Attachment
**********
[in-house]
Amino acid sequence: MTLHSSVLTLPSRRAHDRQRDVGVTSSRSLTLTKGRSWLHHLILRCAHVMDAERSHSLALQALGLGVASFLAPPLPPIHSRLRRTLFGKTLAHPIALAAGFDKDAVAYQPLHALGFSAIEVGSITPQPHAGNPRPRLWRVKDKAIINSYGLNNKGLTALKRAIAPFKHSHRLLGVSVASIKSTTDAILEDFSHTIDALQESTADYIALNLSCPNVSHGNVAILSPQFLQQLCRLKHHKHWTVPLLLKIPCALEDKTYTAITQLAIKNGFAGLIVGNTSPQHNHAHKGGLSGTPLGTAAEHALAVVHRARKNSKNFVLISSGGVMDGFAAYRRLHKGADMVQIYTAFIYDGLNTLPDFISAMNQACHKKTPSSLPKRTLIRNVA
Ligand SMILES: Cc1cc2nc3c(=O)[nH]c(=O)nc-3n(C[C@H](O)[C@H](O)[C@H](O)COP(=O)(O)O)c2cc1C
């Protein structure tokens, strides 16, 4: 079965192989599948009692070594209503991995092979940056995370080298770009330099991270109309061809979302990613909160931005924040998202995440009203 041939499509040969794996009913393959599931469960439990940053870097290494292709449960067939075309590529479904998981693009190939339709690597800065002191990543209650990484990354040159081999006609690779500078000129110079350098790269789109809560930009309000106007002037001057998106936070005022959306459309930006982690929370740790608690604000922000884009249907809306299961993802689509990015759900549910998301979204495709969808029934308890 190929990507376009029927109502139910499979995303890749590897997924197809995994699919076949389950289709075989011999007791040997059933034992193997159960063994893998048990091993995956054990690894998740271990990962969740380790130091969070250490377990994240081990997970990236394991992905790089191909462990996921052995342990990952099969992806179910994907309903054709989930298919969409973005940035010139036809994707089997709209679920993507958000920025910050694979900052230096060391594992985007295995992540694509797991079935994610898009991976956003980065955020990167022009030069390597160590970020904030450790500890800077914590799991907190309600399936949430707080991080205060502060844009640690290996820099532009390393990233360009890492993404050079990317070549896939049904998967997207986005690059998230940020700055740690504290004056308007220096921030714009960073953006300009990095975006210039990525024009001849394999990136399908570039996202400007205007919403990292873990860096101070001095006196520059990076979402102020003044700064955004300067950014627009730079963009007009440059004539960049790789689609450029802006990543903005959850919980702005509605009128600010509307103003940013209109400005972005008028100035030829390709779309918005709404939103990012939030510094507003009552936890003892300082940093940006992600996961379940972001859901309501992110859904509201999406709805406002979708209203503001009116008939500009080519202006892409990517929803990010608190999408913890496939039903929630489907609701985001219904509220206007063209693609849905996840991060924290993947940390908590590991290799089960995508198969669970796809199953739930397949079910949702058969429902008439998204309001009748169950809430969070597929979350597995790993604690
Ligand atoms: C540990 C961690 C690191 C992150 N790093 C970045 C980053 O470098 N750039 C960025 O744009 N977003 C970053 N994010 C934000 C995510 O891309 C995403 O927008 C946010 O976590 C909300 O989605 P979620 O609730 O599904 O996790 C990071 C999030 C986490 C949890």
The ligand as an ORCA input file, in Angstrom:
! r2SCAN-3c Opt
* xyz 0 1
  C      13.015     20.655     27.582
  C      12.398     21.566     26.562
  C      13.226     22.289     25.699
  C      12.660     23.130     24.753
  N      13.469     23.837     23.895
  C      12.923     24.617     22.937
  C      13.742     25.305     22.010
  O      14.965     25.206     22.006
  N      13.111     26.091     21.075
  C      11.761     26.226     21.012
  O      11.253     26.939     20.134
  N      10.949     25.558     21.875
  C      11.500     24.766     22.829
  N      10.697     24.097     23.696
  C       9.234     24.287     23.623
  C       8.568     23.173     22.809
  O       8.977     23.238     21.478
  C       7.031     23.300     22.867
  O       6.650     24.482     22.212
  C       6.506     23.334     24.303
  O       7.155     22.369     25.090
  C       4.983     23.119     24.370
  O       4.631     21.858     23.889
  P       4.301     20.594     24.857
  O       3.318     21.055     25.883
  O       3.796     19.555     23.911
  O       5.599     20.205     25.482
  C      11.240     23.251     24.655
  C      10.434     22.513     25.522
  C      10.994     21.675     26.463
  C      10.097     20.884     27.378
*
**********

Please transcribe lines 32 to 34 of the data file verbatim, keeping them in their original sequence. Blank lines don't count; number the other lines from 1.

  P       4.301     20.594     24.857
  O       3.318     21.055     25.883
  O       3.796     19.555     23.911